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Posted: Aug 22, 2011

Polymer patterning: Electrostatics makes it easy

(Nanowerk News) The ability to inscribe ever-smaller patterns in thin polymer films is key to the development of light-emitting diode-based displays and plastic electronics. Methods to achieve such patterning can be broadly divided into top-down methods like inkjet printing, which aims to increase the resolution at which large-scale patterning techniques can be performed, and bottom-up methods, which build up small patterns using intermolecular interactions.
One such bottom-up technique involves the use of an externally applied electric field to cause an initially uniform thin layer of molten polymer to evolve into a pattern. To do this, the substrate on which the pattern is to be formed is constructed as a capacitor with two conducting layers and one insulating layer. Tingbing Cao and co-workers from the Renmin University of China in Beijing and the Colorado School of Mines in the US have now used a static electric field to pattern thin polymer films ("Self-Organization of Thin Polymer Films Guided by Electrostatic Charges on the Substrate").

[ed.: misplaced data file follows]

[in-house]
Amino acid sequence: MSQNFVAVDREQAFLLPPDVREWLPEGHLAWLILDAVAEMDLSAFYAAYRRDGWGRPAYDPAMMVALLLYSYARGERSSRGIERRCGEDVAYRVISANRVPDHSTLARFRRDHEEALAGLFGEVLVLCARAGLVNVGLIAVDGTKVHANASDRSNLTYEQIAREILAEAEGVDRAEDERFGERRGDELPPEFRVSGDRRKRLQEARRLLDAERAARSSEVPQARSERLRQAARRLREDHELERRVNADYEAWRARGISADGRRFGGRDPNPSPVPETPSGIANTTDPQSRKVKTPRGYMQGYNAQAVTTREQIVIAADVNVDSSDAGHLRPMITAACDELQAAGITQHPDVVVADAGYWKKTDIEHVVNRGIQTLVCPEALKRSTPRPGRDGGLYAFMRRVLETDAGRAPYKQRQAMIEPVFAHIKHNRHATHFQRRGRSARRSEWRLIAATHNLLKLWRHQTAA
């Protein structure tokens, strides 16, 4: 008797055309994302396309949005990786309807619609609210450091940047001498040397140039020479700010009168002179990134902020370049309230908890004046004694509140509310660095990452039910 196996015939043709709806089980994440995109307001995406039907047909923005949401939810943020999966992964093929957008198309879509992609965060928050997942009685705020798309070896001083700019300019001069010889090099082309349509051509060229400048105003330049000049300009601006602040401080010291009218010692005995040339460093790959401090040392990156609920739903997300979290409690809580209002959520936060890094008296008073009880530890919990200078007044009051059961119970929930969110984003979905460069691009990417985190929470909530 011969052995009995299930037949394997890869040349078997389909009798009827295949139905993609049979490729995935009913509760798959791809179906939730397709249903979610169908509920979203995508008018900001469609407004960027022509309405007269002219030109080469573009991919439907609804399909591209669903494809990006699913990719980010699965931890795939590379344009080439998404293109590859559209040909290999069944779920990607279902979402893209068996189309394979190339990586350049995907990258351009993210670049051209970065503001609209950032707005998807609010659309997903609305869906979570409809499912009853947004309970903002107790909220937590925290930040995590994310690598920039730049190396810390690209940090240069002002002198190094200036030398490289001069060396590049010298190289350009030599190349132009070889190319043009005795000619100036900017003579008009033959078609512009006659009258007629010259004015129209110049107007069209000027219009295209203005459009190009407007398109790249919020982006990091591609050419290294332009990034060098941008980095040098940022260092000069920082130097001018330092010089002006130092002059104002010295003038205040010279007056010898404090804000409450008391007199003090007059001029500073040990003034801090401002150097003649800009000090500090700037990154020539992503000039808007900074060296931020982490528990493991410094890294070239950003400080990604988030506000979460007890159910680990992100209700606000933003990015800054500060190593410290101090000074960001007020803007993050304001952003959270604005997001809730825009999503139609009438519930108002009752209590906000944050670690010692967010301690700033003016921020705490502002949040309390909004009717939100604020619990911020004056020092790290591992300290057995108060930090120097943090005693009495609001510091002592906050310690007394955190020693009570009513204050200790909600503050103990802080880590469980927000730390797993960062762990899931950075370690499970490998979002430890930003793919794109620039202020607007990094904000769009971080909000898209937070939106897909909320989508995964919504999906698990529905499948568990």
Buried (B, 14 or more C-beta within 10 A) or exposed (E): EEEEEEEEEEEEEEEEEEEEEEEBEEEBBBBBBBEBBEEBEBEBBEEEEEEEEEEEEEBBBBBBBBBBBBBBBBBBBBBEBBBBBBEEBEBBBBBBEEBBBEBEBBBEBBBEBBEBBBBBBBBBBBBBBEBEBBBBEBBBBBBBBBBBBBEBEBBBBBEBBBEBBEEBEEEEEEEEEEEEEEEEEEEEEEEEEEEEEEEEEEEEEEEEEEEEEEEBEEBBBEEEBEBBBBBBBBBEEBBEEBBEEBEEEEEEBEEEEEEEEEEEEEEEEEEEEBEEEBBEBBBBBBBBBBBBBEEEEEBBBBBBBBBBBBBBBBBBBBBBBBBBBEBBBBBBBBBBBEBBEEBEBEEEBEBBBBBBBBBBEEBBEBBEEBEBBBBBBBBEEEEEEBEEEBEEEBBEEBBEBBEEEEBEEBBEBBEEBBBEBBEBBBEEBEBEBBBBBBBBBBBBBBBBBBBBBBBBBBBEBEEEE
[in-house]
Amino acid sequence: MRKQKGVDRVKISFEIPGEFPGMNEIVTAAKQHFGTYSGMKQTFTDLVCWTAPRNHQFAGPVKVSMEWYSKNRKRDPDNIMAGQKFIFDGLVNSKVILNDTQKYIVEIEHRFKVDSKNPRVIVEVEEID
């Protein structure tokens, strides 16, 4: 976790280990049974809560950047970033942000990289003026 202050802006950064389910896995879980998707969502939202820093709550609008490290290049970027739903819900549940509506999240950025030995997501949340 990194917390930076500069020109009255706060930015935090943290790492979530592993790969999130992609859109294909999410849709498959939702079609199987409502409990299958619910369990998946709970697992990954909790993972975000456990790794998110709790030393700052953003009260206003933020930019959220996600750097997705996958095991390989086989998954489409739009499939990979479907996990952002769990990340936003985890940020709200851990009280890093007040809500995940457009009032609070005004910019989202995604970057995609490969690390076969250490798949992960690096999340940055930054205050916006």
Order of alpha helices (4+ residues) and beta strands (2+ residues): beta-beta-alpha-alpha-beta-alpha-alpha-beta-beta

Kelvin-probe microscopy images of geometric patterns formed by electret-based patterning of thin poly(methylmethacrylate) films
Kelvin-probe microscopy images of geometric patterns formed by electret-based patterning of thin poly(methylmethacrylate) films. (© 2011 Wiley-VCH)
"Materials called electrets can permanently store electrostatic charge," explains Cao. "This phenomenon is used in laser printing, where tiny charged toner particles are attracted to a pattern with opposite charge to create an image. In our experiments, we created a static charge pattern, then applied a thin uniform coating of polymer." On heating, the molten polymer self-organizes into a pattern resembling the original charge pattern, and since it is no longer necessary to apply a constant electric field, the patterns can be formed on a simple, single-layer substrate rather than the complex multilayer capacitor. "These features makes the technique more flexible and less expensive," says Cao.
So far, Cao and his co-workers have shown that their technique can be used to form geometric patterns (see image) using one of a variety of different polymers poly(methylmethacrylate), poly(styrene) and poly (4-bromostyrene). Future work by the team will examine the possibility of producing other types of patterns using this approach. "The formation of non-geometric charge patterns is possible," explains Cao, "so the technique should not be limited to such patterns. We are also working on methods to apply multiple types of polymers by matching the type of electrostatic charge with polymers possessing corresponding characteristics."
Source: Tokyo Institute of Technology
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